First, let's back-track a little. What is line flax and how does that differ from other flax?
Well, line flax is "proper" flax: the long fibres that extend from root tip to step tip. It is the traditional preparation of flax used for spinning nice threads. A bunch of line flax is called a strick. The other traditional type of flax is tow. These are all the short, broken, tangled, knotted and otherwise not-great fibres left as waste when line flax is prepared. Tow was used for making poor-quality thread as well as rope.
Modern fibre preparations have given us an extra type of flax. This is where the flax fibres are processed but are then chopped up or otherwise broken into shorter lengths. This is done either to make the flax more manageable to hand-spinners who are used to spinning wool or to make it able to run through industrial spinning machines designed for cotton. The latter reason is why doing this to flax (and other bast) fibres is called cottonisation. You generally know the flax fibre you are buying has been cottonised a) if it is described as "silver" or "top" and b) by the price. However, cottonised bast fibres cannot be spun from a distaff in the traditional manner, so they are useless for medieval reenactment purposes.
Members at the Evangelical Church of Distaff Spinning offered me some advice for buying line flax and I ended up with five main choices:
- George Weil water-retted line flax (£3.90 per 100g).
- Flaxland hackled flax fibre (£12 or £20 per 100g).
- Växbo Lin hackled flax (125SEK per 1kg, though postage to the UK is v. expensive).
- Taproot Fibre hackled linen fibres ($20 per 100g).
- The Woolery flax strick ($22 per 113.4g).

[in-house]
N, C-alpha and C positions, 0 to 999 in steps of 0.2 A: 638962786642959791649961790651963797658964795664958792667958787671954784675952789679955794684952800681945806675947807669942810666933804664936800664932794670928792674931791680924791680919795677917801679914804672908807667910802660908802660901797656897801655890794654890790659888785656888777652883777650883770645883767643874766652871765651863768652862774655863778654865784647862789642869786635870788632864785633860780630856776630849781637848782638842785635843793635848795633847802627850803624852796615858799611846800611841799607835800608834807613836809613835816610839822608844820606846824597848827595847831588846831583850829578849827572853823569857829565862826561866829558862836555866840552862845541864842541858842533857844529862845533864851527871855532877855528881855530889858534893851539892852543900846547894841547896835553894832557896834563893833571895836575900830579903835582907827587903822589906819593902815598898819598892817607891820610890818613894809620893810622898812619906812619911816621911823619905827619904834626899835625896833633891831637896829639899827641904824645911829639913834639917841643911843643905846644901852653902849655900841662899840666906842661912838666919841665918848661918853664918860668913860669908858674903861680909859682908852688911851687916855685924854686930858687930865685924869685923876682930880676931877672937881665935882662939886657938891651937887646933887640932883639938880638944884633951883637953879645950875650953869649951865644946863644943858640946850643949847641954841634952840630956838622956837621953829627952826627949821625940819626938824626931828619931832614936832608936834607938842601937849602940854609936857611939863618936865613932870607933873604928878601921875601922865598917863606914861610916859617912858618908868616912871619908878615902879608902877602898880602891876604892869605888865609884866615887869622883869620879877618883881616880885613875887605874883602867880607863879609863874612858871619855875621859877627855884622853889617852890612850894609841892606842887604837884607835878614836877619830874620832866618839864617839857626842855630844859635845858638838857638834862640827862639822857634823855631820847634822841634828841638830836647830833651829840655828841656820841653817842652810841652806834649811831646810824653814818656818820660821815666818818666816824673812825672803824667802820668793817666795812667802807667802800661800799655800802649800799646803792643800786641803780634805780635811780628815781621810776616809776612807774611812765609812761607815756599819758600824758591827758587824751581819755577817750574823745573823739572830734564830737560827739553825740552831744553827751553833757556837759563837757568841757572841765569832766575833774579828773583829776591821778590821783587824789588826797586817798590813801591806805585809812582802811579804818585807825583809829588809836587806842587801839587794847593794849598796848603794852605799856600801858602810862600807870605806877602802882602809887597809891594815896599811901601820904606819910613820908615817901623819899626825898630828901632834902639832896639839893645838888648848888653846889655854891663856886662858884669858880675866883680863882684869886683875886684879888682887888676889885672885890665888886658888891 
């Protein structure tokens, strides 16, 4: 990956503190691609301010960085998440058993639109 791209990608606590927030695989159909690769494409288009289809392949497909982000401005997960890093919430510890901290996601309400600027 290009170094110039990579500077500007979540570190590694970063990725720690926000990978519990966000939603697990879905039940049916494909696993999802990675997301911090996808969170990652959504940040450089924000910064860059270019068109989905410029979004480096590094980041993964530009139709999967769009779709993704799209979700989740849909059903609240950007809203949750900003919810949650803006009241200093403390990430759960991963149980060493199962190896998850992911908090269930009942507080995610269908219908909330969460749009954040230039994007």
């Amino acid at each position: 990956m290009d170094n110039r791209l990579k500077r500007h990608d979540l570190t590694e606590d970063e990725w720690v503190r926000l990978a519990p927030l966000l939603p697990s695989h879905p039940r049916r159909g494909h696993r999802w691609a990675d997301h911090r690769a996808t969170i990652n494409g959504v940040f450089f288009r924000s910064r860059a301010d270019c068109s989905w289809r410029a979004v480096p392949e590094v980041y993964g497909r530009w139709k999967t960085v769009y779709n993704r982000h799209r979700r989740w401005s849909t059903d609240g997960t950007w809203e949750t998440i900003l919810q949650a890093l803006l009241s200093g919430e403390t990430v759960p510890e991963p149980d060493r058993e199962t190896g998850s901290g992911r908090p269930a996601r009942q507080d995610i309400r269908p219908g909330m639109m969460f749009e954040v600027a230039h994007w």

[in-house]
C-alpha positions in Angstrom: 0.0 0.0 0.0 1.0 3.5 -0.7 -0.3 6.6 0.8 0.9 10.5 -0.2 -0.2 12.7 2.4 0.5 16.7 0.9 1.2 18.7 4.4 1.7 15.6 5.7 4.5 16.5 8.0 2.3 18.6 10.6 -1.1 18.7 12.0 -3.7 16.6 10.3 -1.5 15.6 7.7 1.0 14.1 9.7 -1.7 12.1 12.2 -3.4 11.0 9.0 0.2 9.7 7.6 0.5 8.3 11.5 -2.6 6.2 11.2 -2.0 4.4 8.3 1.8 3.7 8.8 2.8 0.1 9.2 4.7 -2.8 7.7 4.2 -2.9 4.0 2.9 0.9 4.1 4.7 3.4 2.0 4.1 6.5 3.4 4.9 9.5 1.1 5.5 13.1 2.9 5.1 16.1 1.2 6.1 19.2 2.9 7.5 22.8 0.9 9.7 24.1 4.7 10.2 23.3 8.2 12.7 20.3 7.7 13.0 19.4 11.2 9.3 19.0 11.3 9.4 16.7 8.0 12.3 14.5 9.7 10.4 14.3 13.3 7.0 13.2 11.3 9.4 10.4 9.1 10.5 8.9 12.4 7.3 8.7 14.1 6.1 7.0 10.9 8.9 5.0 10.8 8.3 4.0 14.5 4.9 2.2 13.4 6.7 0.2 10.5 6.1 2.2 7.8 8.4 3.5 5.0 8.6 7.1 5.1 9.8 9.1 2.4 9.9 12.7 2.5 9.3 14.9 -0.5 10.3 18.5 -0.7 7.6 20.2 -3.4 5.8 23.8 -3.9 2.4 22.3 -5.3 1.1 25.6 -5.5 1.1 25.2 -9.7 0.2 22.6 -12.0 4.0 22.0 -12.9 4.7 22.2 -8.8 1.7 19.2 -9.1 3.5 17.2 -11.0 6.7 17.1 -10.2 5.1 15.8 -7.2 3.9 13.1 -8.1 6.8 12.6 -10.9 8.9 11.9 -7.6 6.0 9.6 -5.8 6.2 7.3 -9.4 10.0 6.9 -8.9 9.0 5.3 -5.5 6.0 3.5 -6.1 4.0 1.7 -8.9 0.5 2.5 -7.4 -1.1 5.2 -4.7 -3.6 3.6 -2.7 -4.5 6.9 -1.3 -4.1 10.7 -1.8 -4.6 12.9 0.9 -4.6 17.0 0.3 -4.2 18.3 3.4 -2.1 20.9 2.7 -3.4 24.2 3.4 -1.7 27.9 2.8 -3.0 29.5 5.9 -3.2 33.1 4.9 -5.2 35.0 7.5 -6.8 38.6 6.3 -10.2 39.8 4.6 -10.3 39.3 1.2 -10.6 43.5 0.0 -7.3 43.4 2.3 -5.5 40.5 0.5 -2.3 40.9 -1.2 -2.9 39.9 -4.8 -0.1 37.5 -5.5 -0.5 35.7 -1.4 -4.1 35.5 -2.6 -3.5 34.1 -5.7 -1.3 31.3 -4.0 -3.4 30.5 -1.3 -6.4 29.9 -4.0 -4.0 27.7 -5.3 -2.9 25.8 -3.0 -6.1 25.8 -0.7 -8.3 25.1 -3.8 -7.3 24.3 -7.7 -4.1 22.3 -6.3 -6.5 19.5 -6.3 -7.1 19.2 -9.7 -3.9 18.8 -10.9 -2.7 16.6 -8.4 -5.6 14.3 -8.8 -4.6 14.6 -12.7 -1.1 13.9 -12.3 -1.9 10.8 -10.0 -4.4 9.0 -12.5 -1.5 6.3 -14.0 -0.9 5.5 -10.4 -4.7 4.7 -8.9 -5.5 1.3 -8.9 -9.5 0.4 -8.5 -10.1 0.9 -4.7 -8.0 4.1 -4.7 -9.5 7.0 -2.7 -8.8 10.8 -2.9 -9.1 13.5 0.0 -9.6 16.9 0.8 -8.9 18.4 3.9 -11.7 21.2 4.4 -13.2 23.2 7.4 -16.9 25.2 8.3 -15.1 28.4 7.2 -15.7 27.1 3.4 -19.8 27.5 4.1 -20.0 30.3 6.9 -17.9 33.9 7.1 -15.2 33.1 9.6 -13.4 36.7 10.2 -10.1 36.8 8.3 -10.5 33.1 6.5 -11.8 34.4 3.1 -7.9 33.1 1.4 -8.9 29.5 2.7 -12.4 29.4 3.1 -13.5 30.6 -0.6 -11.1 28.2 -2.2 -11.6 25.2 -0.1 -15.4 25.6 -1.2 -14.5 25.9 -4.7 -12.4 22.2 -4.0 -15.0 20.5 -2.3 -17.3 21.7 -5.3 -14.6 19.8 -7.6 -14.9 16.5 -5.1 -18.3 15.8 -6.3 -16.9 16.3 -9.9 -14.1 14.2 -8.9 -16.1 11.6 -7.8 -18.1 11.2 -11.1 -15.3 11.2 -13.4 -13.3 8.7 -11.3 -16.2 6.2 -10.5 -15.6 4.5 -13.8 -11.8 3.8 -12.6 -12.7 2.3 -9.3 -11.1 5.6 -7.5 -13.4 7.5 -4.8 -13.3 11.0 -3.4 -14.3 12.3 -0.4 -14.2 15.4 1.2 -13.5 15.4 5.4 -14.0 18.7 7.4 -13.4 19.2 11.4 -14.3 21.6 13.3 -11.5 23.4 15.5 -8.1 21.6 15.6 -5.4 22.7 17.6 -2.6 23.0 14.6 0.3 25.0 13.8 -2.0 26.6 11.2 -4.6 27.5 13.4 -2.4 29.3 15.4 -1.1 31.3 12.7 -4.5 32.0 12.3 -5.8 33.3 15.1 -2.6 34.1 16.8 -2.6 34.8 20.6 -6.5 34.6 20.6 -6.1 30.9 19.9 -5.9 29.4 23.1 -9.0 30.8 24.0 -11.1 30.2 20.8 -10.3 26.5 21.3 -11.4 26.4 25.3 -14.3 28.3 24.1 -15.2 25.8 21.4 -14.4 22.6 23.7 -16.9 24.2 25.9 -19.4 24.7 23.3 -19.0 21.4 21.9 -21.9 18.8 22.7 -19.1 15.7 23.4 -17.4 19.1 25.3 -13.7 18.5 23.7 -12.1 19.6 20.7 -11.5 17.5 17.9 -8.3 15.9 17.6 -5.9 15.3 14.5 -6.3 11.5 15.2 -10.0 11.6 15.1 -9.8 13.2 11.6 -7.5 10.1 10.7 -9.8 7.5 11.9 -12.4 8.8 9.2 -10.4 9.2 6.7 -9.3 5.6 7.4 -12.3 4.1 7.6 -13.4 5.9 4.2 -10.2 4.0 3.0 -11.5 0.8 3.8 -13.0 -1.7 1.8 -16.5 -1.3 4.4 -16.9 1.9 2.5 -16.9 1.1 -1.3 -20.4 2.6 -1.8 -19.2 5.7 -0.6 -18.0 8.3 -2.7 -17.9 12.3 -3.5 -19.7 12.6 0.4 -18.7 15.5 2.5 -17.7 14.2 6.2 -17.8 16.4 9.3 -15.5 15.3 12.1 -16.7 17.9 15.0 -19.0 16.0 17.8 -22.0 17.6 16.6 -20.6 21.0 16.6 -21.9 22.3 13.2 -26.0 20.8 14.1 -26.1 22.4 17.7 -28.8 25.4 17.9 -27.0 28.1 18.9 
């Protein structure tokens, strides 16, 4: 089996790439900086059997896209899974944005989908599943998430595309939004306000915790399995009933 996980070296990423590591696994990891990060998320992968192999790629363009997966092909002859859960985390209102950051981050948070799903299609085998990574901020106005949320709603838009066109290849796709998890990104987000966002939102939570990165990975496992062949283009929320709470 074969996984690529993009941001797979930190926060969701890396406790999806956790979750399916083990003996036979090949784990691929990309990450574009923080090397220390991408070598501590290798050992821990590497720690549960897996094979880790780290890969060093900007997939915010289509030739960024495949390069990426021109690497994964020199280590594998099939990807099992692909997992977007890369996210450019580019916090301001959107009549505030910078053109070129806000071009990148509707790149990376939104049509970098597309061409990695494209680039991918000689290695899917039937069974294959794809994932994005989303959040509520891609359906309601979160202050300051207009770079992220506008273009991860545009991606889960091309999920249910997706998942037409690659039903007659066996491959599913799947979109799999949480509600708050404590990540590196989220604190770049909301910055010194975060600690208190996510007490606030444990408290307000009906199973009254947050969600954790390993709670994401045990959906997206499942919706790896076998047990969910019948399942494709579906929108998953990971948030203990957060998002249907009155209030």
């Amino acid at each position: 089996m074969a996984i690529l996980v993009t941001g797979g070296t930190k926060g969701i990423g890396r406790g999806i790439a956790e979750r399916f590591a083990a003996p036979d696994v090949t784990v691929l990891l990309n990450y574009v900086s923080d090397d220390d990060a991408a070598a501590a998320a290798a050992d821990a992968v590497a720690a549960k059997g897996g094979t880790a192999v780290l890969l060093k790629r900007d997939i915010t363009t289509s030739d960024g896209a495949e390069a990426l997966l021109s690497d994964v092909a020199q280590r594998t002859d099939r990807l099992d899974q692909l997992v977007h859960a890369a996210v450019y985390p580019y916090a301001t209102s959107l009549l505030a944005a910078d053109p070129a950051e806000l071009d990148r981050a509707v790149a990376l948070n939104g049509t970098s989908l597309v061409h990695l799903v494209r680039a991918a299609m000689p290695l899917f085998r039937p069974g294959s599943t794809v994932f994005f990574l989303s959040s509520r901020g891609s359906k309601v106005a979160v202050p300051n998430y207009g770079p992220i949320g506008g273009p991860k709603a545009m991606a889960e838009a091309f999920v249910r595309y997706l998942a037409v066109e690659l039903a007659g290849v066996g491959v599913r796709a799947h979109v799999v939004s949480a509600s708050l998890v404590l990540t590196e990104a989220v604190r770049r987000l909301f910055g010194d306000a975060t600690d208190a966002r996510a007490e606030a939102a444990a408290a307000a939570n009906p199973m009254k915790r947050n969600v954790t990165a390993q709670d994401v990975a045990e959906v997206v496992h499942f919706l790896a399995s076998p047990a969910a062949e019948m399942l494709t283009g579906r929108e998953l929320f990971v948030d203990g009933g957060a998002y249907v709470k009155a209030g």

Due to the budget of my project, I took a punt on the George Weil flax, the only machine-processed flax of the lot. I was careful to buy the water-retted flax, as the dew-retted flax was both cheaper and described as "sliver", so is likely cottonised.
First things first: the flax came in three 100g bags, rather than 300g in one bag.
So far, so good. However, the flax in these bags appeared to have got rather tangled. I found an end and started to coax the somewhat matted lump apart.
Once the entire tangle was coaxed apart, this is what I ended up with.
As you can see, this is not a strick or stricks. I.e. it is not made up of neat bundles of aligned full-length fibres (that represent the amount of fibres derived from one handful of flax stems). Instead it appears to be a length of machine-extruded fibres, not dissimilar to roving. Unlike flax sliver or flax tops, the fibres were approaching full length. However, unlike a true strick, they were not all aligned. Instead, they were continuously overlapping.
This is problematic for distaff spinning, as it means there is nowhere you can tie a ribbon to that will grip (nearly) all of the flax fibres. Therefore, as some flax fibres will be tied by the ribbon and others won't be, they will not all provide the same resistance when drafting. This risks the fibre coming out in lumps. That will make the spinning process more fiddly and frustrating and make the thread more likely to be lumpy and uneven.
However, before I could even start worrying about that, I had to deal with the snarly mess that these fibres were in. I followed the process I learnt at the most excellent flax processing workshop at Flaxlands. They had showed us how to hackle flax both with traditional hackles and (for small batches) with a comb. There, we used small hand-held hackling combs, which are not dissimilar to the metal combs used on dogs. Lacking one of these, I used the wider-toothed side of my medieval hair comb.